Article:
titch

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English[edit]

Pronunciation[edit]

Etymology 1[edit]

From the stage name Little Tich; see tich. Attested since the 1880s.[1][2]

Noun[edit]

titch (plural titches)

  1. (Britain, colloquial) A very small person; a small child.
    I ain't afraid of a titch like you.
    • 1995, Philip Mitchell, One Moonlit Night, translation of Un Nos Ola Leuad by Caradog Prichard, page 106:
      We called him Titch because he was a tiny little man, and he had a mop of black hair.

See also[edit]

Etymology 2[edit]

From Middle English techen, tüchen, variant or dialectal forms of Middle English touchen (to touch).[3]

Noun[edit]

titch (plural titches)

  1. (colloquial) A small amount of something.
    I'll have just a titch more cake.
    • 1988, Howard Lewis Russell, Rush to Nowhere[1], page 148:
      “...and just a titch of my special pepper sauce over these turnip greens, everybody loves turnip greens.”

Verb[edit]

titch (third-person singular simple present titches, present participle titching, simple past and past participle titched)

  1. Eye dialect spelling of touch.
    • 1865, Nathan Hogg, Poetical Letters[2], page 63:
      Vur Bob eszul wis awful titch'd / An went jist like a hoss a witch'd.
    • 1894, Sabine Baring-Gould, Kitty Alone[3], page 120:
      There was some sort of affray between you and Flood. The constables separated you. What led to this? ¶ [] I titched Noah and Noah titched me and my hat falled off.

Etymology 3[edit]

Variant or colloquial pronunciation of teach.

Verb[edit]

titch (third-person singular simple present titches, present participle titching, simple past and past participle titched)

  1. Eye dialect spelling of teach.
    • 1888, George Washington Cable, Bonaventure[4], page 114:
      “yass, dass all right: but how we know you titch English? Nobody can’t tell you titchin’ him right or no.”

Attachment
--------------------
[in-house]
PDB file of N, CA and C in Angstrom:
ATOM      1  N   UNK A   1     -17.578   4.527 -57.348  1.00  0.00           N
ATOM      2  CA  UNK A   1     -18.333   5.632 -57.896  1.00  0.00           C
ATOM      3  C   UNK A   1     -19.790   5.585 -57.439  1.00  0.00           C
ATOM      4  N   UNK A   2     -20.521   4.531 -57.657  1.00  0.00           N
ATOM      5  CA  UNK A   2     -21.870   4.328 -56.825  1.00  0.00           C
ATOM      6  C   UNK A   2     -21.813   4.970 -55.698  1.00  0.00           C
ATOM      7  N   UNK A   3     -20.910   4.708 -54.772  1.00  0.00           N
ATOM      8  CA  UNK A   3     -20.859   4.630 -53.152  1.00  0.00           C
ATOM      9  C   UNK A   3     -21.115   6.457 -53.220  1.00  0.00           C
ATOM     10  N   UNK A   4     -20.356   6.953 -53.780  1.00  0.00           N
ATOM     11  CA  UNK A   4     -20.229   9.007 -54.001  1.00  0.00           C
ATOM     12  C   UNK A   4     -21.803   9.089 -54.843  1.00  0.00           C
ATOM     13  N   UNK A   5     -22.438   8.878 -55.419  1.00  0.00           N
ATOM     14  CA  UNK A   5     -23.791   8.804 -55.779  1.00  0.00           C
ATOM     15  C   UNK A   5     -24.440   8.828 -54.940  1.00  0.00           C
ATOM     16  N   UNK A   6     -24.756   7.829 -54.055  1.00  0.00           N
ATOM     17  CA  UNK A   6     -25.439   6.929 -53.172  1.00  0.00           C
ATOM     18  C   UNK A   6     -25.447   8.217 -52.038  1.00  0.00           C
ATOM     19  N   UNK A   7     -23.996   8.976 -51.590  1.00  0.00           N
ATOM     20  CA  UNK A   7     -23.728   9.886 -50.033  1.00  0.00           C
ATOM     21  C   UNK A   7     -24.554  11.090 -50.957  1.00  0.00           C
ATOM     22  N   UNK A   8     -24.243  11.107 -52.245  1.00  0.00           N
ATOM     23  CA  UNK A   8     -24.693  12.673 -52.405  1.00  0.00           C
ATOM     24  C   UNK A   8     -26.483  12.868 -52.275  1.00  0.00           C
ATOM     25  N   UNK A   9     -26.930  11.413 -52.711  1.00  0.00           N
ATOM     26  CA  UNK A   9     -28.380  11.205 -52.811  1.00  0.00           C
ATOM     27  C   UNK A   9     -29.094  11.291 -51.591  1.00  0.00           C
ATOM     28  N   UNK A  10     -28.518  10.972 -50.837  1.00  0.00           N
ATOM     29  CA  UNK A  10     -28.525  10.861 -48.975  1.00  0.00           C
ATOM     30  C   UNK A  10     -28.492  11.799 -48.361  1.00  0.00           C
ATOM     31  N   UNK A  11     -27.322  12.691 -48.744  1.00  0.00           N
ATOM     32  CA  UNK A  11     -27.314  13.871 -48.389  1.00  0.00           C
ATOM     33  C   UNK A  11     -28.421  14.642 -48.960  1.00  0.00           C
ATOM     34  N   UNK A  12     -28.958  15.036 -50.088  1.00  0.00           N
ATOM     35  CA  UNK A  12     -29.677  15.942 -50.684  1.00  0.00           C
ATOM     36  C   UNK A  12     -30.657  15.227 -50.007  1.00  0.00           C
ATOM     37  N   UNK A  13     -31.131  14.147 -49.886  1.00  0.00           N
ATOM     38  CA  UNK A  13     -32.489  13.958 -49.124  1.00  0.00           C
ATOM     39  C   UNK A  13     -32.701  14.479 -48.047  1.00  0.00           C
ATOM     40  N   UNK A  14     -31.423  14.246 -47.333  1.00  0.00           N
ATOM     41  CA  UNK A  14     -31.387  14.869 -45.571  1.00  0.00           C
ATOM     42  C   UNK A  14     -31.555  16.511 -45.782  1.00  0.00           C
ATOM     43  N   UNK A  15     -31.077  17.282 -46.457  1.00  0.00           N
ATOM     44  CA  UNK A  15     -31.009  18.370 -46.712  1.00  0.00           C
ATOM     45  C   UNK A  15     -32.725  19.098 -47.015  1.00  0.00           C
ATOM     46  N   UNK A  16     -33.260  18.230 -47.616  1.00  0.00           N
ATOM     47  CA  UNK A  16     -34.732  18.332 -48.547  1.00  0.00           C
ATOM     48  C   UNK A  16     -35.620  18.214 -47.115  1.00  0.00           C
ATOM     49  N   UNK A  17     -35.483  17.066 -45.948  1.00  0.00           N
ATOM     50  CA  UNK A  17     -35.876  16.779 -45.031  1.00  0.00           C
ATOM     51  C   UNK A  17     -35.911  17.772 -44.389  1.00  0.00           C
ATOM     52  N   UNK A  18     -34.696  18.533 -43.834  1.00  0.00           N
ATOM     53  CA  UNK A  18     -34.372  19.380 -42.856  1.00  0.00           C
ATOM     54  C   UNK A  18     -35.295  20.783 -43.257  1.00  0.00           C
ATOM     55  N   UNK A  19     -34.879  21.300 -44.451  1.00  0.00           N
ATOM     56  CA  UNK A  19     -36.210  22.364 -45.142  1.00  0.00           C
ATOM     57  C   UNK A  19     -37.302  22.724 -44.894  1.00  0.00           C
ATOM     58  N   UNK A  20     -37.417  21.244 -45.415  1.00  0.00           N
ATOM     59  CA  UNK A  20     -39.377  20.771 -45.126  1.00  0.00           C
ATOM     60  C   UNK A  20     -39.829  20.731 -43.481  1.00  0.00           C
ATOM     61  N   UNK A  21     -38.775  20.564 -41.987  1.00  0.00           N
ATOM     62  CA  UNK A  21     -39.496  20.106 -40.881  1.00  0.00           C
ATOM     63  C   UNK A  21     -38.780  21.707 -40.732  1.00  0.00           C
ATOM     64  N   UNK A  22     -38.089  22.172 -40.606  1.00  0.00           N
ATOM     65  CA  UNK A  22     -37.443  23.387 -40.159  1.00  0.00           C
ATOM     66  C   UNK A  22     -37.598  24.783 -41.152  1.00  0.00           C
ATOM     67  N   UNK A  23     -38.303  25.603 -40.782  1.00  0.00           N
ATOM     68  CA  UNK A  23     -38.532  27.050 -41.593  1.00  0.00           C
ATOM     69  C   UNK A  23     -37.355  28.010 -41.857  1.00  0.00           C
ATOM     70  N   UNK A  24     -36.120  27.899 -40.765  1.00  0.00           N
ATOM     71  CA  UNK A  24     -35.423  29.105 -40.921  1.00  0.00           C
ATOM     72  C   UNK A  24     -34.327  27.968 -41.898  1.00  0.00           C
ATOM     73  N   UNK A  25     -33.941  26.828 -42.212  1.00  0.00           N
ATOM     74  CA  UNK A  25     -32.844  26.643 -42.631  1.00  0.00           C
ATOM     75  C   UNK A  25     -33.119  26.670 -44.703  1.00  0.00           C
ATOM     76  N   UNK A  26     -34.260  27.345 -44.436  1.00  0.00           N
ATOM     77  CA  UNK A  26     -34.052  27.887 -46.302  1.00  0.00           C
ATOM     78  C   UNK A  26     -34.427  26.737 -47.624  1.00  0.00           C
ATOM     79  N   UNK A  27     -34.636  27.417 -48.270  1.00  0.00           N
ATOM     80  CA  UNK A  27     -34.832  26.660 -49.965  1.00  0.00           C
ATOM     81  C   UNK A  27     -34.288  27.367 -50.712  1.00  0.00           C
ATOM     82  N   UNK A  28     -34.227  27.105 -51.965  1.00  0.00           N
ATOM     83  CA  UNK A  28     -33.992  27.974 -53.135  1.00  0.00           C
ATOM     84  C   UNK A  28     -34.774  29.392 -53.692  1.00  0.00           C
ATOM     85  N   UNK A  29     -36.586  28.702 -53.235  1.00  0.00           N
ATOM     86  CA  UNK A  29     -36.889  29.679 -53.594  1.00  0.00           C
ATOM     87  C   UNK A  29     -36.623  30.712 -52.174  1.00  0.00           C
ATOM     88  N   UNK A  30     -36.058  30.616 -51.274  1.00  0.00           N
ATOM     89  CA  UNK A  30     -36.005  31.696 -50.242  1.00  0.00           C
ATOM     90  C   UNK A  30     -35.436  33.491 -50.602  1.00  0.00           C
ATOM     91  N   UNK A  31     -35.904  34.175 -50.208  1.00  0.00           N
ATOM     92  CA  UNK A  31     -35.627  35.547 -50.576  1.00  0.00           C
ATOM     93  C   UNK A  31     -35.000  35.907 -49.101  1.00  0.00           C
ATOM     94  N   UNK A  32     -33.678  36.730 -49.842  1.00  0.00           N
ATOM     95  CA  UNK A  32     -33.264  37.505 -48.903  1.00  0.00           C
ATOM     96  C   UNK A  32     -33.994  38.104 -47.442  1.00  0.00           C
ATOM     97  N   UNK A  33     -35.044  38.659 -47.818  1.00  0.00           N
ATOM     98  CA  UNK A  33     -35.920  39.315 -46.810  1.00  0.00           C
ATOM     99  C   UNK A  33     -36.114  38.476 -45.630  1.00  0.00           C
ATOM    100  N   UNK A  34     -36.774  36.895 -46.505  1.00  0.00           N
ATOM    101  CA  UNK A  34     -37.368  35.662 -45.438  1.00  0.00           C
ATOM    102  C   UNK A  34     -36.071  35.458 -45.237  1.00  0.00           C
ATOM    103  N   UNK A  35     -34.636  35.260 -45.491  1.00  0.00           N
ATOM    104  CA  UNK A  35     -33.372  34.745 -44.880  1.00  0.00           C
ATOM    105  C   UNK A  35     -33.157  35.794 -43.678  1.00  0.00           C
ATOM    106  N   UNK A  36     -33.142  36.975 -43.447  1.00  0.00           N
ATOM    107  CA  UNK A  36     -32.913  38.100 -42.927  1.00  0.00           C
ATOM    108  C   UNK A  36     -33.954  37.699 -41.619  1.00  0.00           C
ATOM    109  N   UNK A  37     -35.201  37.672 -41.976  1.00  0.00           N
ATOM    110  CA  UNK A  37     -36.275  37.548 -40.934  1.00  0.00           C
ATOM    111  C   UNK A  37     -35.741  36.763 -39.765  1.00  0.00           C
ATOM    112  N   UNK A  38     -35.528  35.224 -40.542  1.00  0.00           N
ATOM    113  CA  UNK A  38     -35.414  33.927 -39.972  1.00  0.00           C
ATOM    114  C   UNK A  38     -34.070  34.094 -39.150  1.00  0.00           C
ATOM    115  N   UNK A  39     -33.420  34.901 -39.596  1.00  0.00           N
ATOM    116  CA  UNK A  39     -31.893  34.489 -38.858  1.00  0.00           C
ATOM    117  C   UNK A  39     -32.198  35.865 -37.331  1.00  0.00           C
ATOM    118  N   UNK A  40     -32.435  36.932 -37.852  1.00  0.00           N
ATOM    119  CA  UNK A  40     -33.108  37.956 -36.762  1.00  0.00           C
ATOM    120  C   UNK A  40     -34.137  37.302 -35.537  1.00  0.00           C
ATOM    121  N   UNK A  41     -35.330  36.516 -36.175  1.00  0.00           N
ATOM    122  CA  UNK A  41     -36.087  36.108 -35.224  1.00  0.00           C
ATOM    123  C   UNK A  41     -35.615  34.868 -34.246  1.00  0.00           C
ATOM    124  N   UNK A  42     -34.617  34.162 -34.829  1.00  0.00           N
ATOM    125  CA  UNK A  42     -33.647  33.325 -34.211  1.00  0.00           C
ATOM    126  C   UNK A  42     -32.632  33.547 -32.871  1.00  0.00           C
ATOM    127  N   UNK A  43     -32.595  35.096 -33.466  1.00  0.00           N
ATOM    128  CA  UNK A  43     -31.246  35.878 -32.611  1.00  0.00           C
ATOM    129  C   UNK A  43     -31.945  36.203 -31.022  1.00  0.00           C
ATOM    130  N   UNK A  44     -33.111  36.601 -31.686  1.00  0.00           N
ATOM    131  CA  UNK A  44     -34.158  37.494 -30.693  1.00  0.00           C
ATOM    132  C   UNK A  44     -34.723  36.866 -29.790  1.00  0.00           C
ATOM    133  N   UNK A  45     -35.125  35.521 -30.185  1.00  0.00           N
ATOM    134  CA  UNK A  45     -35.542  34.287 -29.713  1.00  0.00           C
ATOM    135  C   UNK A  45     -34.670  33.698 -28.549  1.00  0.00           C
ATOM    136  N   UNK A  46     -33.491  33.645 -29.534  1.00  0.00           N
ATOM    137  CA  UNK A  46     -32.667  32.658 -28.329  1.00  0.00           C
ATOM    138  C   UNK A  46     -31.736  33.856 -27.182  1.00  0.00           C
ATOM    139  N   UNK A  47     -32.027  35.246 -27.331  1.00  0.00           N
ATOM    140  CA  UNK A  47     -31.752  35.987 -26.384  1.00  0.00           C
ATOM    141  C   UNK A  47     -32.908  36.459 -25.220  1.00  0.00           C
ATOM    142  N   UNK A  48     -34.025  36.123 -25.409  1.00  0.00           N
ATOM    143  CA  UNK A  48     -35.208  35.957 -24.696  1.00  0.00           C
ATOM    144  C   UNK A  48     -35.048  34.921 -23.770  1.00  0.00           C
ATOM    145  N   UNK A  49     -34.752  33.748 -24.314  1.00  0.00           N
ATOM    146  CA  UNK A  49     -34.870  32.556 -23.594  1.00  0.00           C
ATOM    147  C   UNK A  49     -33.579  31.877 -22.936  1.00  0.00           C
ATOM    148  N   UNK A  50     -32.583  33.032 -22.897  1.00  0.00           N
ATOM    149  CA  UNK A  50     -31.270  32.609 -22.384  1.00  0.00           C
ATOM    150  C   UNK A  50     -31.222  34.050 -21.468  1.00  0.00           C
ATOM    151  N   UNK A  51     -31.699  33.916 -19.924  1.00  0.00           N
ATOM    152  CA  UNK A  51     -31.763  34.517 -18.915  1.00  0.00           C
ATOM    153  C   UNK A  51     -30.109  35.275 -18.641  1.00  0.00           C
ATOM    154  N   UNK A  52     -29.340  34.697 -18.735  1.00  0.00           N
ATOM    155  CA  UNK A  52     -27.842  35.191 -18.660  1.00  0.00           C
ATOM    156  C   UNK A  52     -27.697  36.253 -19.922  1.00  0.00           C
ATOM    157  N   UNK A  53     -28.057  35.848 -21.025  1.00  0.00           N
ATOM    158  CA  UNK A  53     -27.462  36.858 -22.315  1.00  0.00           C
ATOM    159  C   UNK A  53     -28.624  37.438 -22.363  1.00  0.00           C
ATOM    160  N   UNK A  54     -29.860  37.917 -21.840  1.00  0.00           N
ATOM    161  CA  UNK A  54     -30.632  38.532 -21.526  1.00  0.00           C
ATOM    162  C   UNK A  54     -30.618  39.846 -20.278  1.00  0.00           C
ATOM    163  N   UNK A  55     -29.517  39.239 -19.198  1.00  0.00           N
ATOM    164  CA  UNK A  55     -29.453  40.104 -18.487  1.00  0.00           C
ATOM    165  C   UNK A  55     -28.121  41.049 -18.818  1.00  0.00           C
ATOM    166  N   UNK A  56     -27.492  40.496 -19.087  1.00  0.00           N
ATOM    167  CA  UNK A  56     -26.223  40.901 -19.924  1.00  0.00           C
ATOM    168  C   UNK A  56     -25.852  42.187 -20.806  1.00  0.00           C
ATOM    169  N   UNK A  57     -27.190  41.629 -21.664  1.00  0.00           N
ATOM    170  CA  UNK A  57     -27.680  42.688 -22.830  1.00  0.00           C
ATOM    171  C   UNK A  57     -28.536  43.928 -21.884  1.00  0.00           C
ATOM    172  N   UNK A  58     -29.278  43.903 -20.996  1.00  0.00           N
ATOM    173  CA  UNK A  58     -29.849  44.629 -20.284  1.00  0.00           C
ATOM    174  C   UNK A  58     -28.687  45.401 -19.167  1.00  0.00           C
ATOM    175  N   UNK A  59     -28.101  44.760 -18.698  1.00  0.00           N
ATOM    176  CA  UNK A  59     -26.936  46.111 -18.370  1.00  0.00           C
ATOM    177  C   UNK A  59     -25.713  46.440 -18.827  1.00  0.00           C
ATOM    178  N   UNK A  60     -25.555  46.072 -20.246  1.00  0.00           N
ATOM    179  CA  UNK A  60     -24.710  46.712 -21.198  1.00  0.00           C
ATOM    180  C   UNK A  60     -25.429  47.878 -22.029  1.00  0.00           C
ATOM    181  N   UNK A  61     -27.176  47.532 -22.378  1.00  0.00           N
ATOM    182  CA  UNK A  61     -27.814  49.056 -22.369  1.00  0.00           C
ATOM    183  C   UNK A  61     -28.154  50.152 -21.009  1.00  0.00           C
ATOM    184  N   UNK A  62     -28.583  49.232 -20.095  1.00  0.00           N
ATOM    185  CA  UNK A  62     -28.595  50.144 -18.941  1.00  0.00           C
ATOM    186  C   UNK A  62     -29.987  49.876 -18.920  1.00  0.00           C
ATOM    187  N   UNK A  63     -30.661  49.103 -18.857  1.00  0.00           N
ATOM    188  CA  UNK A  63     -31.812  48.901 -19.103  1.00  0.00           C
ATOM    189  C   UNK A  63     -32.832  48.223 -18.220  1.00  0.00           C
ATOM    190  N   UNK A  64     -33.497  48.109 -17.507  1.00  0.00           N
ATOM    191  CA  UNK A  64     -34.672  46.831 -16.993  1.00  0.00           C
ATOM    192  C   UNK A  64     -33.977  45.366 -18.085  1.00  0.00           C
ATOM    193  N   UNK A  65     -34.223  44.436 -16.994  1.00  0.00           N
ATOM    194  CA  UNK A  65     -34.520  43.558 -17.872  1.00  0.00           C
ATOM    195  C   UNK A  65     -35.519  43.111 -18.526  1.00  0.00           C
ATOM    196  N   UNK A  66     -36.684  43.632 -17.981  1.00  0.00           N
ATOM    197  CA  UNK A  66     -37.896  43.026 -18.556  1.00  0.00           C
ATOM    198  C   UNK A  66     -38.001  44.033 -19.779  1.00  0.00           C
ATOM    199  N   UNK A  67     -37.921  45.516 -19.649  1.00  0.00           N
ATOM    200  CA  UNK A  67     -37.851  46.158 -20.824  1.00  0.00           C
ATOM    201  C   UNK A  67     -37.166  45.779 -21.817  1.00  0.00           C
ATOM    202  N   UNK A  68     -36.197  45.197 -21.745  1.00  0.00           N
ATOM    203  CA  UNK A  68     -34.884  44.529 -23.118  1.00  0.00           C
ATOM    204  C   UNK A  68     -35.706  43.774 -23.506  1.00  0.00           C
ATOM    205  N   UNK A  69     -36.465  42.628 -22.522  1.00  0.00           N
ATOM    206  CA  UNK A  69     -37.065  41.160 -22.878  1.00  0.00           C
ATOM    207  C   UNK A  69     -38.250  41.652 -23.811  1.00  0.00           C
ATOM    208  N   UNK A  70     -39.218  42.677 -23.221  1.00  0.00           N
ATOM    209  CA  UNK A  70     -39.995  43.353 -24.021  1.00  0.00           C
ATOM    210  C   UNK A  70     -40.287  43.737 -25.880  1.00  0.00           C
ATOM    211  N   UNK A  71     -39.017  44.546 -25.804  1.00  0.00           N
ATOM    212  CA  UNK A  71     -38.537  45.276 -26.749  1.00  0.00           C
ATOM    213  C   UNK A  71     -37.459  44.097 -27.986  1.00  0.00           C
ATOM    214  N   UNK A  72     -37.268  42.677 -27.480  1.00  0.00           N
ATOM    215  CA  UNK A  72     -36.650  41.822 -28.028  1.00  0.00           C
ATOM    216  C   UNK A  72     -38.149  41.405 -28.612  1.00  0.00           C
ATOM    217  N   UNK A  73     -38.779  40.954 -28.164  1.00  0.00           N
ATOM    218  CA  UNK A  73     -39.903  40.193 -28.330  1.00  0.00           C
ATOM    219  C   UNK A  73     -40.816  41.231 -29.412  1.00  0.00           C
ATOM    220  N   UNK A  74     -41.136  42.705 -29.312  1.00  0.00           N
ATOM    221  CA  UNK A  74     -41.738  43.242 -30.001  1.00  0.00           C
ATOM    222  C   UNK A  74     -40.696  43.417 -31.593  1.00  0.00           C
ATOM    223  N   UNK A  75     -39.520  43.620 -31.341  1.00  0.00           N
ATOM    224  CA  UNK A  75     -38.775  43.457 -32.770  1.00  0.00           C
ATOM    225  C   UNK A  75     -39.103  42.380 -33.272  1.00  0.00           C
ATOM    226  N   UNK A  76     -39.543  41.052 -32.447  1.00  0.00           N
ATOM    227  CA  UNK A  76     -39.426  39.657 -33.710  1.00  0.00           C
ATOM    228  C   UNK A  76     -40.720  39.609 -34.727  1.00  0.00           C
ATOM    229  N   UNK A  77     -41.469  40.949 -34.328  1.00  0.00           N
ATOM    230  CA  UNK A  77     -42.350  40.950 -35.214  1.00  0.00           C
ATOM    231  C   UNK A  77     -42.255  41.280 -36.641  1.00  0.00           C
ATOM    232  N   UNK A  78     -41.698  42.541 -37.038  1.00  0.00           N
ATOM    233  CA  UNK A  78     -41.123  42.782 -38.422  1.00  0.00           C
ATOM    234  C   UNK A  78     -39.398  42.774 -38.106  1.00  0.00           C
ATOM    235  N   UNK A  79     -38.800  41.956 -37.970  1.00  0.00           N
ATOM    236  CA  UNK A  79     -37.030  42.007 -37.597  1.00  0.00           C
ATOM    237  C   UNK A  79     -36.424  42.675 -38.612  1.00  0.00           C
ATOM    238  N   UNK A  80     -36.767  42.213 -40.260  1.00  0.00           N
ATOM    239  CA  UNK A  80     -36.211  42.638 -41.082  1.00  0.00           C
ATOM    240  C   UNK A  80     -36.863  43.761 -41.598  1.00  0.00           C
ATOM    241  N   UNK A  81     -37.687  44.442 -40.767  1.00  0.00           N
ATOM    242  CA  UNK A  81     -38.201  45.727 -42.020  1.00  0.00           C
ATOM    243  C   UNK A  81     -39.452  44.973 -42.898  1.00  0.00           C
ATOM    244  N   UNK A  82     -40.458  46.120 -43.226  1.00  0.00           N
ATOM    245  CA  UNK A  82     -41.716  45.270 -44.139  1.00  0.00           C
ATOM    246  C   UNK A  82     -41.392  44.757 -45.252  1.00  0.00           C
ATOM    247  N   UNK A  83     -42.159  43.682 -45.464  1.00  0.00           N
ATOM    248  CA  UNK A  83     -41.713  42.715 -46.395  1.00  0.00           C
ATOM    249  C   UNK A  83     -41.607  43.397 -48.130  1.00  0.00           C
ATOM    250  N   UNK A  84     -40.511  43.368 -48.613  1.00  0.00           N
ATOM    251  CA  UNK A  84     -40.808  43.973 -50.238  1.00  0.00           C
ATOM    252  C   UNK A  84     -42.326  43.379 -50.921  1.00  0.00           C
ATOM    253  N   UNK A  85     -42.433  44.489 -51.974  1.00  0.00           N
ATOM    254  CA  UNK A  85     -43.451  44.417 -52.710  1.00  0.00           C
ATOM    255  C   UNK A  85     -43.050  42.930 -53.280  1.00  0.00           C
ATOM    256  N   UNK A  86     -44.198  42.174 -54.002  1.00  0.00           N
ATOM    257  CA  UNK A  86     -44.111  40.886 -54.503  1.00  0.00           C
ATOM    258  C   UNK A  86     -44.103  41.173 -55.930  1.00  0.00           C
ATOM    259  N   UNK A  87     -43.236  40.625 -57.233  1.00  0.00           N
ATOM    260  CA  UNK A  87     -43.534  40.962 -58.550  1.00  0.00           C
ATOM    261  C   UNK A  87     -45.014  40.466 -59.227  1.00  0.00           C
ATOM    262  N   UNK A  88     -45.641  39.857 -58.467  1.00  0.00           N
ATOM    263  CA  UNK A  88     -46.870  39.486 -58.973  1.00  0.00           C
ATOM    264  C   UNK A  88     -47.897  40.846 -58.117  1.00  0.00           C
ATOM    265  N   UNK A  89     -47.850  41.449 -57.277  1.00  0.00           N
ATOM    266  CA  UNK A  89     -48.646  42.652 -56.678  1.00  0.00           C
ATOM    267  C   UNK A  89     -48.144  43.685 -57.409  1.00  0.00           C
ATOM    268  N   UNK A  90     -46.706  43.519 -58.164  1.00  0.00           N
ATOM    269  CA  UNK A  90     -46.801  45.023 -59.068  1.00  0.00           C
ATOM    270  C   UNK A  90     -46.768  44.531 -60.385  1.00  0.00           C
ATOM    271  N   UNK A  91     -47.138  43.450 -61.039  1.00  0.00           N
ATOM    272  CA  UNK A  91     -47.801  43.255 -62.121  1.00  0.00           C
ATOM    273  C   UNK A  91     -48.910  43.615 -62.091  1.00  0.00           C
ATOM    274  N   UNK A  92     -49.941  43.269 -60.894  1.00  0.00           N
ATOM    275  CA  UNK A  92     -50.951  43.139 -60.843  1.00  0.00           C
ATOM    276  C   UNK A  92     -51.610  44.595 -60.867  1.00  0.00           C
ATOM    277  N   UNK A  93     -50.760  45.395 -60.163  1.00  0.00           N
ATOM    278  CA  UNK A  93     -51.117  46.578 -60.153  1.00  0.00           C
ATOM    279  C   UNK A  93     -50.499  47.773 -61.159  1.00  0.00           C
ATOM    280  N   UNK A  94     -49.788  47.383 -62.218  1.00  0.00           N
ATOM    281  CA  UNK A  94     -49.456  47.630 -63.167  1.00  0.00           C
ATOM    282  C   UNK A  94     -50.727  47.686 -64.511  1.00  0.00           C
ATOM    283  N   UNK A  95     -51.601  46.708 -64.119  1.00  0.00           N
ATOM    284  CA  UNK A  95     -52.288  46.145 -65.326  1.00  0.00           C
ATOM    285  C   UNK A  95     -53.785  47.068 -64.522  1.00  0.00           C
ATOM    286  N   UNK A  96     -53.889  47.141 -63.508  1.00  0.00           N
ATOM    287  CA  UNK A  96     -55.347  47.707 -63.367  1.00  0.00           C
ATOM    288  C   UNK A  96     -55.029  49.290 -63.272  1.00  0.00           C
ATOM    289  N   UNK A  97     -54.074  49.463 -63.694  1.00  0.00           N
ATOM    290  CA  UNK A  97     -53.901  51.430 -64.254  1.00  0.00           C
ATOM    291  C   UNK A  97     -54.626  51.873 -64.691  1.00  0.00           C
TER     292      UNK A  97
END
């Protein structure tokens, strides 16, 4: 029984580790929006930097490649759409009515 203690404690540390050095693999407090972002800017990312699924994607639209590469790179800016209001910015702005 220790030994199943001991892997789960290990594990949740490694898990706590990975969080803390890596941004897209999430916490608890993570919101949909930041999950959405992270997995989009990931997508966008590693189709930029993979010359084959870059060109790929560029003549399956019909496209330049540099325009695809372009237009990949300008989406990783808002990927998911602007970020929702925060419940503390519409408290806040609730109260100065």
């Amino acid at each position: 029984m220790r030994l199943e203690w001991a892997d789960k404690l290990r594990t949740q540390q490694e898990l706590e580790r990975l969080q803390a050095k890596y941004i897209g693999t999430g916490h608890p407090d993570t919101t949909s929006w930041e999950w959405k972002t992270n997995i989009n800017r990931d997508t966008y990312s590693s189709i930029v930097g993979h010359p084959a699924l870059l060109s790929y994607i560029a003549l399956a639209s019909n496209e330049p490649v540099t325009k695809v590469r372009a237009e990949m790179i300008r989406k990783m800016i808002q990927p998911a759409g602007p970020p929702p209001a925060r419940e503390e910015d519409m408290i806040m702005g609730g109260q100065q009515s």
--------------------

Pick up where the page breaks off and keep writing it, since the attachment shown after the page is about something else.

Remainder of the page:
References[edit]

  1. ^ titch” in Colin McIntosh, editor, Cambridge Advanced Learner’s Dictionary, 4th edition, Cambridge: Cambridge University Press, 2013, →ISBN; reproduced on the Cambridge English Dictionary, Cambridge: Cambridge University Press, retrieved 12 June 2018.
  2. ^ titch, n.1.”, in OED Online Paid subscription required, Oxford: Oxford University Press, January 2018.
  3. ^ titch, n.2.”, in OED Online Paid subscription required, Oxford: Oxford University Press, March 2013.

Scots[edit]

Etymology[edit]

From Old Scots tuich or twych, from Old French tuchier.

Verb[edit]

titch (third-person singular present titches, present participle titchin, past titched, past participle titched)

  1. Archaic spelling of touch.
    • 1845, T. Denham, Poems and Snatches of Prose[5], page 145:
      Wud ye titch the bell? Gin I binna dry, an my tongue a’ san’paper, I’m a leear.
    • 1983, William Lorimer, The New Testament in Scots, Luke 8:43-44, page 119:
      Jesus wis gaein alang wi the thrang ’maist birzin the breith out o him, wan a wuman at hed haen a rin a bluid for twal year, at nae-ane docht redd her o, cam up ahent him an titched the rund o his coat; an immedentlie the rin o bluid devauled.

Noun[edit]

titch (plural titches)

  1. Archaic spelling of touch.
    • 1895, Ian Maclaren, A Doctor of the Old School, page 175:
      He hed juist ae faut, tae ma thinkin’, for a’ never jidged the waur o’ him for his titch of rochness—guid trees hae gnarled bark—but he thotched ower little o’ himsel’.

References[edit]